19. Aggressive Nutrition of the Preterm Infant

    PubMed Central

    2013-01-01

    Nutrition of preterm infants should result in growth similar to that of normally growing fetuses of the same gestational age. Unfortunately, most preterm infants are not fed enough to achieve this objective; as a result they are growth restricted by term gestation. Recent studies have demonstrated that early and enhanced “aggressive” nutrition of preterm infants can reduce postnatal growth failure and improve longer-term outcomes, particularly for the brain and its cognitive functions. When preterm infants are fed more aggressively (earlier onset of intravenous and enteral feeding, earlier achievement of full enteral feeding) cumulative energy and protein deficits are reduced and they consistently regain birth weight sooner, the incidence of necrotizing enterocolitis and late-onset sepsis is unchanged or reduced, and they achieve discharge criteria and go home sooner, with overall shorter hospital stays, and have improved anthropometrics by term gestation. More research is needed, however, to determine optimum feeding of preterm infants, particularly during periods of illness and physiological instability. PMID:24386613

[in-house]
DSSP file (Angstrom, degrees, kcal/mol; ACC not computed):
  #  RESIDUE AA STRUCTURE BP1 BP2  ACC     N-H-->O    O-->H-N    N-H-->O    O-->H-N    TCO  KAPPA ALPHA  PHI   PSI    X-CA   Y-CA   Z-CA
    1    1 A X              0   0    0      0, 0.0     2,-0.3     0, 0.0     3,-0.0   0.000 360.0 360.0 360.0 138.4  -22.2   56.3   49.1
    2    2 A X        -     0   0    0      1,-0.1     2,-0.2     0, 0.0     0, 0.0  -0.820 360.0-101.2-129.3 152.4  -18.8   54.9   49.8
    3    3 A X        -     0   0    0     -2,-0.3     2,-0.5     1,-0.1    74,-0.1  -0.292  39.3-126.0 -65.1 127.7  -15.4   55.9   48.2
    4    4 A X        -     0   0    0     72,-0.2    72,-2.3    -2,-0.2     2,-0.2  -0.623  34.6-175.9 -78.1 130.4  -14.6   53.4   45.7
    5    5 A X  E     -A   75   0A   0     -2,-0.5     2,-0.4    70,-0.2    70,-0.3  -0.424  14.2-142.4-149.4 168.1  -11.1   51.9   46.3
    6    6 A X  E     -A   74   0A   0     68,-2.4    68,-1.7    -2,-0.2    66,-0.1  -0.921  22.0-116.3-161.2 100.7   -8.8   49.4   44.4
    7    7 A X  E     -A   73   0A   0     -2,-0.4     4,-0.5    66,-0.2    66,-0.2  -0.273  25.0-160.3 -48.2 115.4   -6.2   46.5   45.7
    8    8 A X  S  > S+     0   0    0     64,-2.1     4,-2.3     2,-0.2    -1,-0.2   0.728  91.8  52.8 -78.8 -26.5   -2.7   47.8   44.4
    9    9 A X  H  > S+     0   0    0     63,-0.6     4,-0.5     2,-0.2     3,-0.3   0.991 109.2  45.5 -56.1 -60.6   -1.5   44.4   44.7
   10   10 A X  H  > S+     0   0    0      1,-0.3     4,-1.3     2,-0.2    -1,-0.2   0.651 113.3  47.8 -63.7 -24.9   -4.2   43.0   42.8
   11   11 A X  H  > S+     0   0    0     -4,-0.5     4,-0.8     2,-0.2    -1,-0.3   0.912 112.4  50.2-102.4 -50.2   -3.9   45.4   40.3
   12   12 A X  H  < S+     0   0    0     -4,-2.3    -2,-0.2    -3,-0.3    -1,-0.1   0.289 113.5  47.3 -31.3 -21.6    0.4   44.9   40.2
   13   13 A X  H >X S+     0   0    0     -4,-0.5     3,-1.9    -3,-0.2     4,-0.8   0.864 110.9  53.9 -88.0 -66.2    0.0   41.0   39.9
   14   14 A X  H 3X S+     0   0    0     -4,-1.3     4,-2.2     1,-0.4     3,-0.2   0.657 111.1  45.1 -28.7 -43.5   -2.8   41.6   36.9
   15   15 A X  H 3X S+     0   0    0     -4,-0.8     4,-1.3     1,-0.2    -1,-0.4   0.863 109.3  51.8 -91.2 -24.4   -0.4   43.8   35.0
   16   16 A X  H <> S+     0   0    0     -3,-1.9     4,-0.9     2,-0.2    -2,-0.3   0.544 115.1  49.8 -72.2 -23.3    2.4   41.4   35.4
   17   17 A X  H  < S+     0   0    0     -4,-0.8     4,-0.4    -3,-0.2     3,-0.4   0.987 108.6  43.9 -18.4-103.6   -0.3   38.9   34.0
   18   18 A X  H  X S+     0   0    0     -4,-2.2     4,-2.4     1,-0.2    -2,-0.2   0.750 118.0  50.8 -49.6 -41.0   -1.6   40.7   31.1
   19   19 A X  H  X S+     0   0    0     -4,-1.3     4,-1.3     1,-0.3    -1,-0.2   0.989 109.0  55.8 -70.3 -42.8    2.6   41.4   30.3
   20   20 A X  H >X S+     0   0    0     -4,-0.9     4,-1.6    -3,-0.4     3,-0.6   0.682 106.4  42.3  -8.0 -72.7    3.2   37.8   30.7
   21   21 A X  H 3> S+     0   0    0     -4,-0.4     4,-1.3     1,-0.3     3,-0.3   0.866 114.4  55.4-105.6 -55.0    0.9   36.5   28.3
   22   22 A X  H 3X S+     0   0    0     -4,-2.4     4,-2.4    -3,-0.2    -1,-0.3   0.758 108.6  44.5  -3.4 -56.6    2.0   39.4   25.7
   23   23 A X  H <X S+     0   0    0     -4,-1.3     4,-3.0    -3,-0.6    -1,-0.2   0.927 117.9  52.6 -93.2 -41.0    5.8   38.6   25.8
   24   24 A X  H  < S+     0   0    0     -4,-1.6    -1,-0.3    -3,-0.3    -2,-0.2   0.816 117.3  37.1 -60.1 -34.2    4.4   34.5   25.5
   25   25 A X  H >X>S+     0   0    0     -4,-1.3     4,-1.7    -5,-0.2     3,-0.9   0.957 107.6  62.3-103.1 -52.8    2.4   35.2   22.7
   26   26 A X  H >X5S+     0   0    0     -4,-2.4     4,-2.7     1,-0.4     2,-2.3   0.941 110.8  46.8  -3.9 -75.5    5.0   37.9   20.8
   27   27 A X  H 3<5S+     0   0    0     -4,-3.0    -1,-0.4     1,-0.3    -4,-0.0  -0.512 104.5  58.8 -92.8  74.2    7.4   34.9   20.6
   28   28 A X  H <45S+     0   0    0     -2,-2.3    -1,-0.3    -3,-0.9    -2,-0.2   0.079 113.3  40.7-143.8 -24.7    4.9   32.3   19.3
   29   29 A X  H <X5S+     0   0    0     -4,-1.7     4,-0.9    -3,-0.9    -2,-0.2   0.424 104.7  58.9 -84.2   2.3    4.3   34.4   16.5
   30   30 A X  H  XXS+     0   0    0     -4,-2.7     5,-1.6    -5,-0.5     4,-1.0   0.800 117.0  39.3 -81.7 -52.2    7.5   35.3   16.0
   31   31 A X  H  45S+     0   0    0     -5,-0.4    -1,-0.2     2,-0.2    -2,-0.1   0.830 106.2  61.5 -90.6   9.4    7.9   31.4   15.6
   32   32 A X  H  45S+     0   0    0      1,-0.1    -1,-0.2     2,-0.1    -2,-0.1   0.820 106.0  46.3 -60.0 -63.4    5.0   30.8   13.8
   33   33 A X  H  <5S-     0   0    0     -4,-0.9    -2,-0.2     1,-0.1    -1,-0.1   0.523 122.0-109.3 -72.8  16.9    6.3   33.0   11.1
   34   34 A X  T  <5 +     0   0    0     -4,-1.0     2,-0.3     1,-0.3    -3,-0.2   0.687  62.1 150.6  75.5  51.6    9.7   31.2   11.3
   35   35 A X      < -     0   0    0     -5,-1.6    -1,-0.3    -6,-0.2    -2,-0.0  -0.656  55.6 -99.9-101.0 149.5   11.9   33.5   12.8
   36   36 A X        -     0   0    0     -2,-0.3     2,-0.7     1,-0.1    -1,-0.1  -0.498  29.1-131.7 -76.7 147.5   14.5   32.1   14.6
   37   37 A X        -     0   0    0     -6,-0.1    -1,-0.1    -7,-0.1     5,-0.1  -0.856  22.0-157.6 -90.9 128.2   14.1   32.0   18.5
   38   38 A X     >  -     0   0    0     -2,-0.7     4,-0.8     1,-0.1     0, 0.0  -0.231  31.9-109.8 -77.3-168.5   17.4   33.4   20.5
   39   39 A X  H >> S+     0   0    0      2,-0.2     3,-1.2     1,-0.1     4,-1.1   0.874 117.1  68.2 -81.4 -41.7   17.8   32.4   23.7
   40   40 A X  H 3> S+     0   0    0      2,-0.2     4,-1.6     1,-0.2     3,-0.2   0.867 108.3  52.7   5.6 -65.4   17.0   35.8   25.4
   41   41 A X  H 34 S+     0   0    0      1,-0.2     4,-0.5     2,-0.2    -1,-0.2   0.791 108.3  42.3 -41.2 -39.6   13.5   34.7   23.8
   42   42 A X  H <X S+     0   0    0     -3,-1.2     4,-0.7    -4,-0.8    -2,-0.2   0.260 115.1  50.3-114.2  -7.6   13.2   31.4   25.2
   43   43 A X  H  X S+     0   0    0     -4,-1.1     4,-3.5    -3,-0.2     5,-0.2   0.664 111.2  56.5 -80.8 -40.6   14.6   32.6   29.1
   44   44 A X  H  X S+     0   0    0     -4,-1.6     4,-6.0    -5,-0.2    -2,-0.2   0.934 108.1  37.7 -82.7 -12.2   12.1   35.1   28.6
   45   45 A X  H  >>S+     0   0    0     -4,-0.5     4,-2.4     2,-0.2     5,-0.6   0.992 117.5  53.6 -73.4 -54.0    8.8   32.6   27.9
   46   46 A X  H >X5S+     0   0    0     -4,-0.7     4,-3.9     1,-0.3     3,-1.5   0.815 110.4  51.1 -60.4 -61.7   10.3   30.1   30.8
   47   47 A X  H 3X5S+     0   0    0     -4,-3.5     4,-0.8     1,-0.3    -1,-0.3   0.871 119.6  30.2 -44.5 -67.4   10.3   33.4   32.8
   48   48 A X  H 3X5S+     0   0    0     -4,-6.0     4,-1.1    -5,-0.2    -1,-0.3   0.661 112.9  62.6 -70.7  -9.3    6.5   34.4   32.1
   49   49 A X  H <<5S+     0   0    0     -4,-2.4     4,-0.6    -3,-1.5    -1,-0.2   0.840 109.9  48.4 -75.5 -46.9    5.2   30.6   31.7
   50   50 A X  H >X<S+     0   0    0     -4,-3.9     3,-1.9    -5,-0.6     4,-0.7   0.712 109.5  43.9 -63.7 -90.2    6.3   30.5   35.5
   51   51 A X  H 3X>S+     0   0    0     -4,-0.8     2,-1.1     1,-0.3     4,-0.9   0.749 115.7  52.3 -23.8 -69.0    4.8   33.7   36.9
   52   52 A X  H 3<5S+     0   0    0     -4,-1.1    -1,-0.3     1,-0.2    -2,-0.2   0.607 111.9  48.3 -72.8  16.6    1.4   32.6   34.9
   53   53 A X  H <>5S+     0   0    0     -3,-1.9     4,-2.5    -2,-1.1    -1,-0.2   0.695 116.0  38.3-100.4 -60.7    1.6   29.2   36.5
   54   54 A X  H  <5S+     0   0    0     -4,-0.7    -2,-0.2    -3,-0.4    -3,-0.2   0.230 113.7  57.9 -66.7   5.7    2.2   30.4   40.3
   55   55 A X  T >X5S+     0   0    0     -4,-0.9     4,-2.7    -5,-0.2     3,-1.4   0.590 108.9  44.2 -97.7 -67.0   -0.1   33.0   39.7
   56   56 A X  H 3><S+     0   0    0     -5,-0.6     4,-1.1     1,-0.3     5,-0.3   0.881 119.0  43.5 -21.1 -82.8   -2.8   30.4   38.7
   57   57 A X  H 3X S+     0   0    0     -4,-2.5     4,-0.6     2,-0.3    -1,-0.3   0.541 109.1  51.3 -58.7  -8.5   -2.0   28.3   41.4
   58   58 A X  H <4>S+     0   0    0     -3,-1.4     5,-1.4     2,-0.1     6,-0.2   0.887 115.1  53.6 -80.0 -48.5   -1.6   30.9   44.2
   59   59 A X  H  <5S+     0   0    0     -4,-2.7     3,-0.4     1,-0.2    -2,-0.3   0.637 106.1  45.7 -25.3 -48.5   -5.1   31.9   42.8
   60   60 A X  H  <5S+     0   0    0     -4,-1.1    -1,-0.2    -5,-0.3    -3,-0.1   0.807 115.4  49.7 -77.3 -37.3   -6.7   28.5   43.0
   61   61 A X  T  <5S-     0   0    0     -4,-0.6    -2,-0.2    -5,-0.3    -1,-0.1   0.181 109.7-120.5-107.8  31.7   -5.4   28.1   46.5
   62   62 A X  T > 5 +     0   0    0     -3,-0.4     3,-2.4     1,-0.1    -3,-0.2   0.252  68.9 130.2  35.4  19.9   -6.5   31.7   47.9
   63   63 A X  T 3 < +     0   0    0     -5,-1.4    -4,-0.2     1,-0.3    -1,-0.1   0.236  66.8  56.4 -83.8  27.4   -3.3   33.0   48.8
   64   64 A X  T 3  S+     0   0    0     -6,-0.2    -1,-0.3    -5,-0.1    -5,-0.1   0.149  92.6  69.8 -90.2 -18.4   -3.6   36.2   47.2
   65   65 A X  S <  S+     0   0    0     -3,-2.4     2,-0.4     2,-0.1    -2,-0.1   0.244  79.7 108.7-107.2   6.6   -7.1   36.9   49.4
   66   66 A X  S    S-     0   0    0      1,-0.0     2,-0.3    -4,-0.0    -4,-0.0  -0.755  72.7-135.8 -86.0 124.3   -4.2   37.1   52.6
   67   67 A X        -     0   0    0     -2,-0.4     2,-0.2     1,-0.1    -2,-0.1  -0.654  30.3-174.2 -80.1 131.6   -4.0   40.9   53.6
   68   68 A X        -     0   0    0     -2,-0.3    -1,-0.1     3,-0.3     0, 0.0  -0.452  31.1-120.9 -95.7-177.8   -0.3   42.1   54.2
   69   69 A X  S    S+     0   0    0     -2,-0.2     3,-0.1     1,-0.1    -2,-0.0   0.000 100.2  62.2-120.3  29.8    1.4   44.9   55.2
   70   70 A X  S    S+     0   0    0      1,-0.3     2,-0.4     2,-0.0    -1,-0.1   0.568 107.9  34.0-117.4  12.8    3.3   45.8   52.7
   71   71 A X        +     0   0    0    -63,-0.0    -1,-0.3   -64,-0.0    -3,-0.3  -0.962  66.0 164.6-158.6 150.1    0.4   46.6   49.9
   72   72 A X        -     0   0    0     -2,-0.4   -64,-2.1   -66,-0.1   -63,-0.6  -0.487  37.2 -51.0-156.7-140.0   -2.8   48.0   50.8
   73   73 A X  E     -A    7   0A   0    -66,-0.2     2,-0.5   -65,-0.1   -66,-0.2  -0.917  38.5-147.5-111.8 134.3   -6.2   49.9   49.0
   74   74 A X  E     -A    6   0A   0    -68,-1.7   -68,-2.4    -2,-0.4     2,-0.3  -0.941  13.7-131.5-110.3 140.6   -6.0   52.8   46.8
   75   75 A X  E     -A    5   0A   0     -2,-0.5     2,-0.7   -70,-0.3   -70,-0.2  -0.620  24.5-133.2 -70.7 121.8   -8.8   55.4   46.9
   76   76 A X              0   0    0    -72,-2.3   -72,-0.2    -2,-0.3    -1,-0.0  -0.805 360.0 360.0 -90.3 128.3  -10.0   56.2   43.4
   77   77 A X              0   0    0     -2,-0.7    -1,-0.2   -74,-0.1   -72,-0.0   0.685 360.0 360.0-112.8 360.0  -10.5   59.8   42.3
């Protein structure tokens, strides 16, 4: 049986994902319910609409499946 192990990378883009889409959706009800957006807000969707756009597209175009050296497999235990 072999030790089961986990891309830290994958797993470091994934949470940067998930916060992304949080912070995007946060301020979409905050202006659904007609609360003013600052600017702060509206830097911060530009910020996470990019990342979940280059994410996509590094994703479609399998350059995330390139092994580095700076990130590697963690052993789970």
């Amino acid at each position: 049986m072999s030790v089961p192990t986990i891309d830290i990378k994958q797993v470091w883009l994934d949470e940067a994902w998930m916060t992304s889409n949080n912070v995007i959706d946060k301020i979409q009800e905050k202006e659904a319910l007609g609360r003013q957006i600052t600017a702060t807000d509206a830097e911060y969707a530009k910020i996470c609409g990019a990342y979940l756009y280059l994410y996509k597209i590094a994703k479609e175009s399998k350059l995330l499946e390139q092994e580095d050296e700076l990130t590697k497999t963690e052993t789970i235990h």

20. Scabies Diagnosis

    MedlinePLUS

    ... INFO Scabies General Information Scabies FAQs Workplace FAQs Epidemiology & Risk Factors Biology Disease Diagnosis Treatment Prevention & Control Resources for Health Professionals Medications Institutional Settings Prevention ...

  1. Effect of Ramadan fasting on anthropometric, metabolic, inflammatory and psychopathology status of Egyptian male patients with schizophrenia.

    PubMed

    Fawzi, Mounir H; Fawzi, Maggie M; Said, Nagwa S; Fawzi, Mohab M; Fouad, Amira A; Abdel-Moety, Hanaa

    2015-02-28